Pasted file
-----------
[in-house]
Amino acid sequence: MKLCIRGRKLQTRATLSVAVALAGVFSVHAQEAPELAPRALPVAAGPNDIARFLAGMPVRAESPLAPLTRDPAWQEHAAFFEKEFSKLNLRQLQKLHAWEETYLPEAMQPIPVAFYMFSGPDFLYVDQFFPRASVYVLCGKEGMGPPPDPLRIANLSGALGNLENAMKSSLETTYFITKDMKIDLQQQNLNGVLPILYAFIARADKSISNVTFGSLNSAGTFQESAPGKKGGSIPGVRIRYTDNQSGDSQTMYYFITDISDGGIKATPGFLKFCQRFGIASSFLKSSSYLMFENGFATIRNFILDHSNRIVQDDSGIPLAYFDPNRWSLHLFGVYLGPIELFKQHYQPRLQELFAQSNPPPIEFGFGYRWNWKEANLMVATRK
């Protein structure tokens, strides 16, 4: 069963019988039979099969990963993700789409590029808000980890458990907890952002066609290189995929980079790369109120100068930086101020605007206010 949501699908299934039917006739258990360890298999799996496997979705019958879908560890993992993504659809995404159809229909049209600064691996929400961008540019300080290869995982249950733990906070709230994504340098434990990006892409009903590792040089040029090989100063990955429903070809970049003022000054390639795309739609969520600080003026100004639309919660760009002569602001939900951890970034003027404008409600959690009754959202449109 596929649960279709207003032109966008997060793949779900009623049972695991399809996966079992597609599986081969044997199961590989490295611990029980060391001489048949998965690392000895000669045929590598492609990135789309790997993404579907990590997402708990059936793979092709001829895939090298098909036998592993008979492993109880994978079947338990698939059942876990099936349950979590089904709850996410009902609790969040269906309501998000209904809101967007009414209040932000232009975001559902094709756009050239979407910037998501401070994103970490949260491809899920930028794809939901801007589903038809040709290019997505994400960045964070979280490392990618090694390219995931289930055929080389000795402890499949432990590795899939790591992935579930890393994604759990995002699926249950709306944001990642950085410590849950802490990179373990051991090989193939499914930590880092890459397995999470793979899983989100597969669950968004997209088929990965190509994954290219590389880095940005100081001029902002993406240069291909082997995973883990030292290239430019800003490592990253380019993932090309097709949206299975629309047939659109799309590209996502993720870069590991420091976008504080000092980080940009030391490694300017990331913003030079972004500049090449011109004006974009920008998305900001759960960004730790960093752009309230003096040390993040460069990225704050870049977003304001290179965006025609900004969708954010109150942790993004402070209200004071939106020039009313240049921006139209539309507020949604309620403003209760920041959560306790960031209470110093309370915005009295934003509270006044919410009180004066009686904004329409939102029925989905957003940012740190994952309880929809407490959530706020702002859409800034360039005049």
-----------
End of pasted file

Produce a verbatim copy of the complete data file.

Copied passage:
[in-house]
Amino acid sequence: MKLCIRGRKLQTRATLSVAVALAGVFSVHAQEAPELAPRALPVAAGPNDIARFLAGMPVRAESPLAPLTRDPAWQEHAAFFEKEFSKLNLRQLQKLHAWEETYLPEAMQPIPVAFYMFSGPDFLYVDQFFPRASVYVLCGKEGMGPPPDPLRIANLSGALGNLENAMKSSLETTYFITKDMKIDLQQQNLNGVLPILYAFIARADKSISNVTFGSLNSAGTFQESAPGKKGGSIPGVRIRYTDNQSGDSQTMYYFITDISDGGIKATPGFLKFCQRFGIASSFLKSSSYLMFENGFATIRNFILDHSNRIVQDDSGIPLAYFDPNRWSLHLFGVYLGPIELFKQHYQPRLQELFAQSNPPPIEFGFGYRWNWKEANLMVATRK
């Protein structure tokens, strides 16, 4: 069963019988039979099969990963993700789409590029808000980890458990907890952002066609290189995929980079790369109120100068930086101020605007206010 949501699908299934039917006739258990360890298999799996496997979705019958879908560890993992993504659809995404159809229909049209600064691996929400961008540019300080290869995982249950733990906070709230994504340098434990990006892409009903590792040089040029090989100063990955429903070809970049003022000054390639795309739609969520600080003026100004639309919660760009002569602001939900951890970034003027404008409600959690009754959202449109 596929649960279709207003032109966008997060793949779900009623049972695991399809996966079992597609599986081969044997199961590989490295611990029980060391001489048949998965690392000895000669045929590598492609990135789309790997993404579907990590997402708990059936793979092709001829895939090298098909036998592993008979492993109880994978079947338990698939059942876990099936349950979590089904709850996410009902609790969040269906309501998000209904809101967007009414209040932000232009975001559902094709756009050239979407910037998501401070994103970490949260491809899920930028794809939901801007589903038809040709290019997505994400960045964070979280490392990618090694390219995931289930055929080389000795402890499949432990590795899939790591992935579930890393994604759990995002699926249950709306944001990642950085410590849950802490990179373990051991090989193939499914930590880092890459397995999470793979899983989100597969669950968004997209088929990965190509994954290219590389880095940005100081001029902002993406240069291909082997995973883990030292290239430019800003490592990253380019993932090309097709949206299975629309047939659109799309590209996502993720870069590991420091976008504080000092980080940009030391490694300017990331913003030079972004500049090449011109004006974009920008998305900001759960960004730790960093752009309230003096040390993040460069990225704050870049977003304001290179965006025609900004969708954010109150942790993004402070209200004071939106020039009313240049921006139209539309507020949604309620403003209760920041959560306790960031209470110093309370915005009295934003509270006044919410009180004066009686904004329409939102029925989905957003940012740190994952309880929809407490959530706020702002859409800034360039005049």